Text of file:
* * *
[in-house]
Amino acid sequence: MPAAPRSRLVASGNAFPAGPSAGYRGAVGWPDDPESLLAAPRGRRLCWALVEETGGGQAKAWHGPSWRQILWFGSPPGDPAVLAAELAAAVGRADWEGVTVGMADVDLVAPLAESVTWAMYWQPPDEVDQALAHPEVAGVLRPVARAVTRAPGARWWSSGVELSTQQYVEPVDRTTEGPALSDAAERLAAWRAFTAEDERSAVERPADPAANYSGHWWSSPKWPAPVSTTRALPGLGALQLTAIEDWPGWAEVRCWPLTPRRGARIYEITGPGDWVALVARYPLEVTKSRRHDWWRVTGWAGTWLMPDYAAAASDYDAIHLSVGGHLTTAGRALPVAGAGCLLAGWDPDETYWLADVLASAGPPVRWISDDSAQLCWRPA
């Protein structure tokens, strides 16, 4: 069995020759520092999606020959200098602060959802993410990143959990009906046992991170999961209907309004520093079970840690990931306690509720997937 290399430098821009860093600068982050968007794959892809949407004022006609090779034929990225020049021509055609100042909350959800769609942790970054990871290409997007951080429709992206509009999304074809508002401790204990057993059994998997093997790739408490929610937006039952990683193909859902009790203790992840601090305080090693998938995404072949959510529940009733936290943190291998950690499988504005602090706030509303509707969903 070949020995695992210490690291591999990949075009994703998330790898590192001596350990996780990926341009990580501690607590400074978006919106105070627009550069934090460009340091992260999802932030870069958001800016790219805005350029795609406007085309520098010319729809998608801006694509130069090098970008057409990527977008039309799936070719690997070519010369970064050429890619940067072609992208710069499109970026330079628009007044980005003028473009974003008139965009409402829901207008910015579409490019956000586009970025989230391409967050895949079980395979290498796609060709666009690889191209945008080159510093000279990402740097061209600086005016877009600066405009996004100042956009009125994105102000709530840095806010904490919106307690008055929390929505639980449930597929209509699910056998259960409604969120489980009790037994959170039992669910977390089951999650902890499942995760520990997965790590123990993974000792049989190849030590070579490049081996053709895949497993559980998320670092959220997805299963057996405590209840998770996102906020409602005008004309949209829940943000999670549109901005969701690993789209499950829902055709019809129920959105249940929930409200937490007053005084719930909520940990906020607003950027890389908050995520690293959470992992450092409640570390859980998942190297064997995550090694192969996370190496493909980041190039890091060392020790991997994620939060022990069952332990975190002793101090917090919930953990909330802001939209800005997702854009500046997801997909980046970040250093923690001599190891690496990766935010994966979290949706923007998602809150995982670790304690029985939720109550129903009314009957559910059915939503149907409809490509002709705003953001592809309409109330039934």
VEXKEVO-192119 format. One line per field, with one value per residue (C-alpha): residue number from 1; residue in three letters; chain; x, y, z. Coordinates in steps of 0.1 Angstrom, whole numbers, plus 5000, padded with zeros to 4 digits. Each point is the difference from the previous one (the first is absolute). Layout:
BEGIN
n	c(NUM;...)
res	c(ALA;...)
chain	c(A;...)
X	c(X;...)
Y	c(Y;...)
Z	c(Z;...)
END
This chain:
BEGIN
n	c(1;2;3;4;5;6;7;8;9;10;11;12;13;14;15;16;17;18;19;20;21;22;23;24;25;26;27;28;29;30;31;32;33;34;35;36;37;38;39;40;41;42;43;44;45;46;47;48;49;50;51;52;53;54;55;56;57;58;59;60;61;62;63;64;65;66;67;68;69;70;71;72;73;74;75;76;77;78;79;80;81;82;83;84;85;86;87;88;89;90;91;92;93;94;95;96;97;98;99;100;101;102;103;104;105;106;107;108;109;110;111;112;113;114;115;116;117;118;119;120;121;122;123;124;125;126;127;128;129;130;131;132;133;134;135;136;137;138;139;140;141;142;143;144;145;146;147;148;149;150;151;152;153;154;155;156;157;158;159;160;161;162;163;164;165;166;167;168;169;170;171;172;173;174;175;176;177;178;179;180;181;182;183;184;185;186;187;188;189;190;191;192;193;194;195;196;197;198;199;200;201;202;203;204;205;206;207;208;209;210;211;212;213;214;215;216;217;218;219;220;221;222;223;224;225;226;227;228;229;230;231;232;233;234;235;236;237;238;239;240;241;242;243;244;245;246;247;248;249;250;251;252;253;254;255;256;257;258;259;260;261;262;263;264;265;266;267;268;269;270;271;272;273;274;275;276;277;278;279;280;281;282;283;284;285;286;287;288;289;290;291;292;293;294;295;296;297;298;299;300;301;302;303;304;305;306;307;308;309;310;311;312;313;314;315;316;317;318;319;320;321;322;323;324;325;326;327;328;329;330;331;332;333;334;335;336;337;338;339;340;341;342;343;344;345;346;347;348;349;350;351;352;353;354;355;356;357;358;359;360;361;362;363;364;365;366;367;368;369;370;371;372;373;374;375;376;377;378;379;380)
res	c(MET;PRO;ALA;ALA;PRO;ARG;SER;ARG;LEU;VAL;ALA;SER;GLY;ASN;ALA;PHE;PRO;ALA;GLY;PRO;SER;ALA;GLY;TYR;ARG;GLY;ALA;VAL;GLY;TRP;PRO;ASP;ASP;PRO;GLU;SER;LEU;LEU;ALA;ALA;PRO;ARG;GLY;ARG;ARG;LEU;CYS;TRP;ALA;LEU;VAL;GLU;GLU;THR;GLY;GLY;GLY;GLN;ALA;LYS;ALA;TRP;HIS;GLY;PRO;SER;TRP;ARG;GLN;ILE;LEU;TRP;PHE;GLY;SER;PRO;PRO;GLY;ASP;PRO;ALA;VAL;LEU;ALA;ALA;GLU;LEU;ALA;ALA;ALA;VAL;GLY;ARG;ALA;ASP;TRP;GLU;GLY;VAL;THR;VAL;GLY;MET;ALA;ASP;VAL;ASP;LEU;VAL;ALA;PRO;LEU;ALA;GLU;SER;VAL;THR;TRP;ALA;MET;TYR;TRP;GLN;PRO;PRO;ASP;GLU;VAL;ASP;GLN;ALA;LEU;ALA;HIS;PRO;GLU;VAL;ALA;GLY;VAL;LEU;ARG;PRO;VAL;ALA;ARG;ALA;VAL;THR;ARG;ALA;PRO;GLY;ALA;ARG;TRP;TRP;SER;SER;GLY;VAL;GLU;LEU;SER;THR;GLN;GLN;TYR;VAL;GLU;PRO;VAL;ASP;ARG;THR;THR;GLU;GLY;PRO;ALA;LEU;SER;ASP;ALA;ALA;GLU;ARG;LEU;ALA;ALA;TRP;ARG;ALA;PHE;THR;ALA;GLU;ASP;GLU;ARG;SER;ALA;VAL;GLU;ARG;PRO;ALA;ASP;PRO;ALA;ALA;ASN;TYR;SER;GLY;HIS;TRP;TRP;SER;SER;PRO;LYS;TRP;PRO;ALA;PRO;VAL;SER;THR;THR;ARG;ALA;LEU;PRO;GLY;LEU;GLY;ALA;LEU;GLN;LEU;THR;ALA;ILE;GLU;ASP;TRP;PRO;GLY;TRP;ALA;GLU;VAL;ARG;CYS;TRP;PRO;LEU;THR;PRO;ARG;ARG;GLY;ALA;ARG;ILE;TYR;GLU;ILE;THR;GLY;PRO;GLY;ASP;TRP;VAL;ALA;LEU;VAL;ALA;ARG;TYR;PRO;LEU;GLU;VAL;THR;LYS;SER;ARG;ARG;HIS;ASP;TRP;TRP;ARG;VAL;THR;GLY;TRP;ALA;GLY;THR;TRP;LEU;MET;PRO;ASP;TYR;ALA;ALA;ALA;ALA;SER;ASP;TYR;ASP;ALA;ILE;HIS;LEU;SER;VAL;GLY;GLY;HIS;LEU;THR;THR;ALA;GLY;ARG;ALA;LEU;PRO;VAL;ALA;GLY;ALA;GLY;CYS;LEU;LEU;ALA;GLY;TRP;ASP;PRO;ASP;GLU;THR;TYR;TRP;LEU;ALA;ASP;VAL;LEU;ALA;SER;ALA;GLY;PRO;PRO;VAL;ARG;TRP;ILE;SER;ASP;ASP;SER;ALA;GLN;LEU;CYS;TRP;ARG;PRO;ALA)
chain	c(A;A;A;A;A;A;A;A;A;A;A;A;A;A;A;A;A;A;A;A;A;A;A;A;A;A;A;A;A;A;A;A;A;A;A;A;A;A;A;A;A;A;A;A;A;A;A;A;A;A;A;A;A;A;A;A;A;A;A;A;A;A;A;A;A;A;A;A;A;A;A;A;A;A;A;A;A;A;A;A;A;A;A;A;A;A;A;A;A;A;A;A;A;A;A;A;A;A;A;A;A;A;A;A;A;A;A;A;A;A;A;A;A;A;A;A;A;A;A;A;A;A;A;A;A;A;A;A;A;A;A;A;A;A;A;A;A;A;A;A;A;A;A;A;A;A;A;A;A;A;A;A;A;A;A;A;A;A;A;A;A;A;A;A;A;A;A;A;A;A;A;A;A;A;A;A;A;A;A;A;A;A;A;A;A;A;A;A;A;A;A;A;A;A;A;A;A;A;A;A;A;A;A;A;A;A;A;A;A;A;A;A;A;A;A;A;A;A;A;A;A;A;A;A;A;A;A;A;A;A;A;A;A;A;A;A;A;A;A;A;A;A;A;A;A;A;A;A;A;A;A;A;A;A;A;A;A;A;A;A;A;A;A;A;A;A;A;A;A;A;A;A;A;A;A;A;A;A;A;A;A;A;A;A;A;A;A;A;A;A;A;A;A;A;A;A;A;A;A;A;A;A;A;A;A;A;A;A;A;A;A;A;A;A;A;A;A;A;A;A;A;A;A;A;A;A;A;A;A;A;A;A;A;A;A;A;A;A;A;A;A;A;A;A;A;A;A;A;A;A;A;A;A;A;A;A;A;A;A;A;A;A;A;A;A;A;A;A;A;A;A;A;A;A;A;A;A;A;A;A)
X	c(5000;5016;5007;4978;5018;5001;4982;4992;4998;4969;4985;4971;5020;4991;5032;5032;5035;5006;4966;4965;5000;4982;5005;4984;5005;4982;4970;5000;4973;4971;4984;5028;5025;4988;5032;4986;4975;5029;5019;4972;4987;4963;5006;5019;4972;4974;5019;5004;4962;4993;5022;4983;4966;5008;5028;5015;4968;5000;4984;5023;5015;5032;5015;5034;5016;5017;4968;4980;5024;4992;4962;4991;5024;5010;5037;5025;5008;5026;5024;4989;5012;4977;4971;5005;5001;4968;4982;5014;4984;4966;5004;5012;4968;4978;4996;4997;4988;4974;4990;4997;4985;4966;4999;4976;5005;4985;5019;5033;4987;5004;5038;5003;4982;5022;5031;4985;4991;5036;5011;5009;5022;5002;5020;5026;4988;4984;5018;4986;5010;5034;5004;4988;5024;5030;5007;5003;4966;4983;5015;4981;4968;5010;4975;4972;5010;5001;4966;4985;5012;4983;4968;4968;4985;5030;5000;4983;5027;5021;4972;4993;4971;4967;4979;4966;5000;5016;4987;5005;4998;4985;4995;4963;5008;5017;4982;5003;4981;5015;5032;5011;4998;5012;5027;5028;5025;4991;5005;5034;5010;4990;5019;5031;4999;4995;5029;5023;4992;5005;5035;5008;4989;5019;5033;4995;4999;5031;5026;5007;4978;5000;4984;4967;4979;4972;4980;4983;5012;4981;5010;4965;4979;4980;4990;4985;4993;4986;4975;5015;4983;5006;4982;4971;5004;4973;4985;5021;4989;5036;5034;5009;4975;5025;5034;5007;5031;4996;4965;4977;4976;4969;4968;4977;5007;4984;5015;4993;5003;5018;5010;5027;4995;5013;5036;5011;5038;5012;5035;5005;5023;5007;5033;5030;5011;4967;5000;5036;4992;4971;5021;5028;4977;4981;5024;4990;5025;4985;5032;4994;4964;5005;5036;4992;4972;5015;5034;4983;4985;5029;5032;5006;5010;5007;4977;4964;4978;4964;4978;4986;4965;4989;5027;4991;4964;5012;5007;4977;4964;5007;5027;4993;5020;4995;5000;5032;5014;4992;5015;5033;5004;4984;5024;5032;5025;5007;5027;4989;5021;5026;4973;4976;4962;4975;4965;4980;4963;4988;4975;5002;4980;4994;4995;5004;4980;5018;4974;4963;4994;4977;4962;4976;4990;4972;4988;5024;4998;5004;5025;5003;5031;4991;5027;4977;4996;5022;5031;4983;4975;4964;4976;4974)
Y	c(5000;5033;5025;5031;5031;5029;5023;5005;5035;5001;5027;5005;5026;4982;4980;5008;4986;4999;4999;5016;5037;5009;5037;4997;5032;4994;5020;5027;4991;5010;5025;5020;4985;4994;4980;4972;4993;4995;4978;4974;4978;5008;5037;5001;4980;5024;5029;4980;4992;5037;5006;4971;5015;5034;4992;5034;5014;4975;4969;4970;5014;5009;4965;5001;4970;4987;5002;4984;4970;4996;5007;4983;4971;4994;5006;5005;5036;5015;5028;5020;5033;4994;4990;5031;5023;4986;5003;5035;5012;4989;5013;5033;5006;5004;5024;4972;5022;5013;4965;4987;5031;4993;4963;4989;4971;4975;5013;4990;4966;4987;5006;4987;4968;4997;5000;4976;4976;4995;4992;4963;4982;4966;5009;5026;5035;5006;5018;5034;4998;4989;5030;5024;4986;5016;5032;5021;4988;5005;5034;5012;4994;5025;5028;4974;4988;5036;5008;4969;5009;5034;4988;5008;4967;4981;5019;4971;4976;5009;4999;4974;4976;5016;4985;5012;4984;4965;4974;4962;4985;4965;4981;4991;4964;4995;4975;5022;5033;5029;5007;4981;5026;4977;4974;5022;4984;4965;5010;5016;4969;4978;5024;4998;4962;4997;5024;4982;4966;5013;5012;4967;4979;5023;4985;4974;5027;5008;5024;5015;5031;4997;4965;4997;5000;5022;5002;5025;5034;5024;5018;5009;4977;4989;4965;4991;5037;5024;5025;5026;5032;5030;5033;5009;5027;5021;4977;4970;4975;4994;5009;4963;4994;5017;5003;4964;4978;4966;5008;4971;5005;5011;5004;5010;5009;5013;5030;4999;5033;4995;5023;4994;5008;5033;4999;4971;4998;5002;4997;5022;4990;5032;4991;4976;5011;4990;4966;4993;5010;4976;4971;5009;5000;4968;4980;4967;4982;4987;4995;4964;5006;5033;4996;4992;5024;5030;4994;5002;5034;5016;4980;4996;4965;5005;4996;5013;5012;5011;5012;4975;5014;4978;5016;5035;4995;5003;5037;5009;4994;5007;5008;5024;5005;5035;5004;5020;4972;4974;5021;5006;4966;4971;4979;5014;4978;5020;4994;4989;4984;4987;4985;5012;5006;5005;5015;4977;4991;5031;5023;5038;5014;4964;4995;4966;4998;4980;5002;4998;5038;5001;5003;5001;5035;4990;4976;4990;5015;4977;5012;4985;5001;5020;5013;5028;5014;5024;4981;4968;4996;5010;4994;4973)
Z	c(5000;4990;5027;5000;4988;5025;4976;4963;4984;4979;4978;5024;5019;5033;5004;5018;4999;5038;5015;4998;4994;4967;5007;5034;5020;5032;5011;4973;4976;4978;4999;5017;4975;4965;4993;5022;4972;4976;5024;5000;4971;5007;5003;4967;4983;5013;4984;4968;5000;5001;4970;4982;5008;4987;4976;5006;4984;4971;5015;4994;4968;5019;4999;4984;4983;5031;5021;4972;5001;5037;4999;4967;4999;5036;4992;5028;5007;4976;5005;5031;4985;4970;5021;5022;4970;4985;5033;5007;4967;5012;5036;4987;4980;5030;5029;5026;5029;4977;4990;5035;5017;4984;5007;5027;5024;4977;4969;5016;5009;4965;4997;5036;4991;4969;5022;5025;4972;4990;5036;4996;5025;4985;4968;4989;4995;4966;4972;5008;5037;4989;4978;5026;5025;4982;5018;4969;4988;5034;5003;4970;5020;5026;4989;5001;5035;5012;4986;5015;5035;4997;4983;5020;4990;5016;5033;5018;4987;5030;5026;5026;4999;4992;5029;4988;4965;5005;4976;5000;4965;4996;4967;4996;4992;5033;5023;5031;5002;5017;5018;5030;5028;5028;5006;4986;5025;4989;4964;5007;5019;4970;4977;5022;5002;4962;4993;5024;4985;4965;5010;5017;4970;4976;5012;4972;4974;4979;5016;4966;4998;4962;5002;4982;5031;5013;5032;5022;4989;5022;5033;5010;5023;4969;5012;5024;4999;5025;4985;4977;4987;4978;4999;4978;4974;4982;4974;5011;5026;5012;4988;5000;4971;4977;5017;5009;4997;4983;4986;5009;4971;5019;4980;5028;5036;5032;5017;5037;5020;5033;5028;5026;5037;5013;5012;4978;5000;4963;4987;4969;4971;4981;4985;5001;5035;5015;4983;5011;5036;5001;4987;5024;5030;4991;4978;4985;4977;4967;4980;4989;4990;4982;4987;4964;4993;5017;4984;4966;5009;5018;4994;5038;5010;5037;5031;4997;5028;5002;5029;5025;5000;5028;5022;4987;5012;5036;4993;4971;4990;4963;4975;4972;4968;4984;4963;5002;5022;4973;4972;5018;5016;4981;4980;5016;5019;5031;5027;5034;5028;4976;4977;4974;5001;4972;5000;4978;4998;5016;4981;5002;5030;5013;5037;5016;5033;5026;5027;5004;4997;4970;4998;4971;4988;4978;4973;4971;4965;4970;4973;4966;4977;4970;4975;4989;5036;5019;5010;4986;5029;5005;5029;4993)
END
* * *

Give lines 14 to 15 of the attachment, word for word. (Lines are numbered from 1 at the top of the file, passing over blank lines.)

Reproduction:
BEGIN
n	c(1;2;3;4;5;6;7;8;9;10;11;12;13;14;15;16;17;18;19;20;21;22;23;24;25;26;27;28;29;30;31;32;33;34;35;36;37;38;39;40;41;42;43;44;45;46;47;48;49;50;51;52;53;54;55;56;57;58;59;60;61;62;63;64;65;66;67;68;69;70;71;72;73;74;75;76;77;78;79;80;81;82;83;84;85;86;87;88;89;90;91;92;93;94;95;96;97;98;99;100;101;102;103;104;105;106;107;108;109;110;111;112;113;114;115;116;117;118;119;120;121;122;123;124;125;126;127;128;129;130;131;132;133;134;135;136;137;138;139;140;141;142;143;144;145;146;147;148;149;150;151;152;153;154;155;156;157;158;159;160;161;162;163;164;165;166;167;168;169;170;171;172;173;174;175;176;177;178;179;180;181;182;183;184;185;186;187;188;189;190;191;192;193;194;195;196;197;198;199;200;201;202;203;204;205;206;207;208;209;210;211;212;213;214;215;216;217;218;219;220;221;222;223;224;225;226;227;228;229;230;231;232;233;234;235;236;237;238;239;240;241;242;243;244;245;246;247;248;249;250;251;252;253;254;255;256;257;258;259;260;261;262;263;264;265;266;267;268;269;270;271;272;273;274;275;276;277;278;279;280;281;282;283;284;285;286;287;288;289;290;291;292;293;294;295;296;297;298;299;300;301;302;303;304;305;306;307;308;309;310;311;312;313;314;315;316;317;318;319;320;321;322;323;324;325;326;327;328;329;330;331;332;333;334;335;336;337;338;339;340;341;342;343;344;345;346;347;348;349;350;351;352;353;354;355;356;357;358;359;360;361;362;363;364;365;366;367;368;369;370;371;372;373;374;375;376;377;378;379;380)